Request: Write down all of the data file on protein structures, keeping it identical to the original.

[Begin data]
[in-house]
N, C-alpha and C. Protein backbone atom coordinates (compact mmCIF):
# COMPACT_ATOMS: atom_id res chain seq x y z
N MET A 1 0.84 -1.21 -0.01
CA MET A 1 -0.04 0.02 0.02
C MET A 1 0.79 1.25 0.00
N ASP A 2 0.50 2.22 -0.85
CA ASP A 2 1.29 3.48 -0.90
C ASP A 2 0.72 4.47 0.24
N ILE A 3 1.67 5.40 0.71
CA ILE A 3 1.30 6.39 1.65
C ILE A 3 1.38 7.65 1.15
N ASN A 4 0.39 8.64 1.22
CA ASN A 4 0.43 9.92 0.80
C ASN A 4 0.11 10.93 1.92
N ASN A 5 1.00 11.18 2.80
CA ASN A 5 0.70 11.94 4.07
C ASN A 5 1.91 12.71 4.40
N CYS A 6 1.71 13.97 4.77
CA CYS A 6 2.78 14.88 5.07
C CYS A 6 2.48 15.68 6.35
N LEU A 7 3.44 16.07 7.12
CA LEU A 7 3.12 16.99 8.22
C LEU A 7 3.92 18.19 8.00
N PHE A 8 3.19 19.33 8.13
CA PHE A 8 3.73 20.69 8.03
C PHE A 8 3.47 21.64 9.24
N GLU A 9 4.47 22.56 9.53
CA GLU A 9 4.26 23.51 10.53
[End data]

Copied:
[in-house]
N, C-alpha and C. Protein backbone atom coordinates (compact mmCIF):
# COMPACT_ATOMS: atom_id res chain seq x y z
N MET A 1 0.84 -1.21 -0.01
CA MET A 1 -0.04 0.02 0.02
C MET A 1 0.79 1.25 0.00
N ASP A 2 0.50 2.22 -0.85
CA ASP A 2 1.29 3.48 -0.90
C ASP A 2 0.72 4.47 0.24
N ILE A 3 1.67 5.40 0.71
CA ILE A 3 1.30 6.39 1.65
C ILE A 3 1.38 7.65 1.15
N ASN A 4 0.39 8.64 1.22
CA ASN A 4 0.43 9.92 0.80
C ASN A 4 0.11 10.93 1.92
N ASN A 5 1.00 11.18 2.80
CA ASN A 5 0.70 11.94 4.07
C ASN A 5 1.91 12.71 4.40
N CYS A 6 1.71 13.97 4.77
CA CYS A 6 2.78 14.88 5.07
C CYS A 6 2.48 15.68 6.35
N LEU A 7 3.44 16.07 7.12
CA LEU A 7 3.12 16.99 8.22
C LEU A 7 3.92 18.19 8.00
N PHE A 8 3.19 19.33 8.13
CA PHE A 8 3.73 20.69 8.03
C PHE A 8 3.47 21.64 9.24
N GLU A 9 4.47 22.56 9.53
CA GLU A 9 4.26 23.51 10.53